“I was not thinking anything of all this then however. I was a great deal too far gone to criticise. I was staring at her, and dreaming, and making an utter ass of myself, when she struck at the dog for being in her way, and he sprang at her throat.

“That was the night that decided my fate, when I had to throttle Nero off and dress the wound, and break it to her that she was marked indelibly for life. How mad I was! How awfully in earnest through it all!

“It seems awful to me now, when I know what miserable tinsel I mistook for genuine gold!

“I don't believe she ever loved me. I don't believe she ever loved any one but herself and her sister Beatrice, and perhaps—no, I won't think about that!

“To meet me as she did to-night, with the coolest and most injured air! 72 You would have thought her a long-suffering heroine! As if the fault lay entirely on my side; and this after all that she has done! page 57 Really, the brass of some women passes all conception.

“Ah, well! I was a great fool about Laura once! It's all over. And now I could curse 73 the day when I took her for my wife!

“I must grin and bear it; and one thing is certain, I must keep out of the way of Lucy Cunningham. Fortunately for me, she can't do with my ugly face by the side of Meredith's blue eyes. It is no use thinking of what might have been. I never had a chance to try with her.

“Her brother looked blue to-night. What was wrong, I wonder?”

57 OED definition states: 'the action of feeling or expressing sorrow, grief, or regret; sorrowing, lamentation; an instance of this'.

[Note added by A. Brown as annotator]

58 OED definition states: 'a figure of speech in which the intended meaning is the opposite of that expressed by the words used; usually taking the form of sarcasm or ridicule in which laudatory expressions are used to imply condemnation or contempt'. See: http://dictionary.oed.com.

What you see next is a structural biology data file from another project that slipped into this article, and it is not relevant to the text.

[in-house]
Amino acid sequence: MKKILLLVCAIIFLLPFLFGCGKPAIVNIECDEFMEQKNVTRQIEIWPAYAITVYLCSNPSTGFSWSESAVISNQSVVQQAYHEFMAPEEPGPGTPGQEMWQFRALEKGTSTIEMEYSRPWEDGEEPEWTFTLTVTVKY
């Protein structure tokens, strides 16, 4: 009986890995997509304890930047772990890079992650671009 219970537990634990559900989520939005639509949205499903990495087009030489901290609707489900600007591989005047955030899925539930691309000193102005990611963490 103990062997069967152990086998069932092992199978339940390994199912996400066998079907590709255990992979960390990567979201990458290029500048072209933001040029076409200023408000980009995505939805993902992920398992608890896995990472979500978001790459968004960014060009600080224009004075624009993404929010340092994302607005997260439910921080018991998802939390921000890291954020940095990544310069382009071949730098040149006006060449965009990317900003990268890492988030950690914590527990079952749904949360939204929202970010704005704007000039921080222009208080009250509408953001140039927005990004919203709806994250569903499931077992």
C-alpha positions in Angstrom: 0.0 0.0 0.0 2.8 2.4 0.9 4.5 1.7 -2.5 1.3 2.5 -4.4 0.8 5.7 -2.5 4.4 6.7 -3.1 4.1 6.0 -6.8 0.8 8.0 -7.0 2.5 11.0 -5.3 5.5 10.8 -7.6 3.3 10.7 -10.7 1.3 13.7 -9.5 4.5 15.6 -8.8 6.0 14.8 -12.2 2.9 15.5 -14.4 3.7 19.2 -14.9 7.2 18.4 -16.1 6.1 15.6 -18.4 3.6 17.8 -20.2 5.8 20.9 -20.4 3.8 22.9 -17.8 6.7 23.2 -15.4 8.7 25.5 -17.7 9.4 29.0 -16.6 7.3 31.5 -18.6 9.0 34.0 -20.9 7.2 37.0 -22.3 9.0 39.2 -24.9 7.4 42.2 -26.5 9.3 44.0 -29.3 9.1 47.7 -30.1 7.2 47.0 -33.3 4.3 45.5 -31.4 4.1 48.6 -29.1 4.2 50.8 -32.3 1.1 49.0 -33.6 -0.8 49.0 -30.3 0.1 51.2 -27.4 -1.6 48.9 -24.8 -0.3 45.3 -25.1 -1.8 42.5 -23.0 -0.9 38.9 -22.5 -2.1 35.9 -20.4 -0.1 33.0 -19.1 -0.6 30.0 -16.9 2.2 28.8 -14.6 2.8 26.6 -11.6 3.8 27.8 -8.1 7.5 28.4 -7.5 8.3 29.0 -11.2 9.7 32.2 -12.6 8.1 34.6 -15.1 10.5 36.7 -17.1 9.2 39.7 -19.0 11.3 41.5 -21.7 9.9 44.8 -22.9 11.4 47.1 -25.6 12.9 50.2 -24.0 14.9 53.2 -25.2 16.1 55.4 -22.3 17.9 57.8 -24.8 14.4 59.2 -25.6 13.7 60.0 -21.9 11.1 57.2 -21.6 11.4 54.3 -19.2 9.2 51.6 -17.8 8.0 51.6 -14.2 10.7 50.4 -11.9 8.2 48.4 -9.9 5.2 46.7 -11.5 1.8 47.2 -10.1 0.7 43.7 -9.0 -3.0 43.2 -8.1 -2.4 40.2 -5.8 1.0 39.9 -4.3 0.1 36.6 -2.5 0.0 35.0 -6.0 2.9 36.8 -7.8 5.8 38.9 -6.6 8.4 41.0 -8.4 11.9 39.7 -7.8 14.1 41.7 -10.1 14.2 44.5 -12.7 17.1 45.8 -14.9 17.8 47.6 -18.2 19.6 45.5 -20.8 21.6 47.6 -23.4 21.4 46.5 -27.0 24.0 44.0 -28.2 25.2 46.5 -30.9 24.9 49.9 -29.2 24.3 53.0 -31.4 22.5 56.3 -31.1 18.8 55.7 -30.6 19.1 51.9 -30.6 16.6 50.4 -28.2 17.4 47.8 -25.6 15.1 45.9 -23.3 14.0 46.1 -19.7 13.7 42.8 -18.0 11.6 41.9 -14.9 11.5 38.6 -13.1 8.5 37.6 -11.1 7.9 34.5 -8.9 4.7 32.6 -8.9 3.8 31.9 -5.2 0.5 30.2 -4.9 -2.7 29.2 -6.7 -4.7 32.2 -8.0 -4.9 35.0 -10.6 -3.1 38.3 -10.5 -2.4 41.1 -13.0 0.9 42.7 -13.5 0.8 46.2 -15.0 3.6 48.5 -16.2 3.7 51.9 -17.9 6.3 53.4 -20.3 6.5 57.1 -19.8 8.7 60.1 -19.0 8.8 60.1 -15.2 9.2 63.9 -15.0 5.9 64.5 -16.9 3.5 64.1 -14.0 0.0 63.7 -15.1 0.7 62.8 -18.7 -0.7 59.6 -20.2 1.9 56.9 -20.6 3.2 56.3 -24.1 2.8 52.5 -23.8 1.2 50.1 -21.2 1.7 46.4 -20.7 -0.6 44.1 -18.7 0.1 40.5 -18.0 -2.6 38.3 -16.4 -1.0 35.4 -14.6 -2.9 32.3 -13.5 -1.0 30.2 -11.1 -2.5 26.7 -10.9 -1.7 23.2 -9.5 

[Note added by A. Brown as annotator]

59 DNZE definition states: 'in the Brit. Sense 'spirits, esp. rum, and water'. See also the following: '1839 Lang New Zealand in 1839. The existence of a considerable European population and the artificial wants of the natives, have ..led..also to the settlement of a swarm of individuals..of a very different description, as retail dealers, grog-sellers, and panderers to the worst vices of the most abandoned of men'.

[Note added by A. Brown as annotator]

60 Slang for tobacco.

[Note added by A. Brown as annotator]

61 Name for a Roman goddess and the title of a popular nationalist song 'Rule Britannia'. Sea themes also common in British ballads and songs.

[Note added by A. Brown as annotator]

62 Probably a form of overcoat worn by a pilot.

[Note added by A. Brown as annotator]

63 A form of 'studied' posture.

[Note added by A. Brown as annotator]

64 A theme associated with sentimental and romantic 19th century fiction.

[Note added by A. Brown as annotator]

65 Refers to a quality that combines a sense of delicacy with interest or excitement.

[Note added by A. Brown as annotator]

68 Here 'eyes' are seen depicted as a means to 'seeing into' the person's character or 'soul'.

[Note added by A. Brown as annotator]

69 A binnacle is a case or box on the deck of a ship.

[Note added by A. Brown as annotator]

70 Refers to a natural chemical reaction in the sea which emits a glow. Also derived from the Greek for 'light bearer'.

[Note added by A. Brown as annotator]

71 Sir Edwin Henry Landseer (1802-1803) a popular portrait artist of the Victorian era.

[Note added by A. Brown as annotator]

72 Denoted as an affectation of feeling typical of the literature of 'manners' found in the 18th and 19th centuries.

[Note added by A. Brown as annotator]

73 This curse relating to a wife is also linked to a similar romantic novel 'Jane Eyre'.

[Note added by A. Brown as annotator]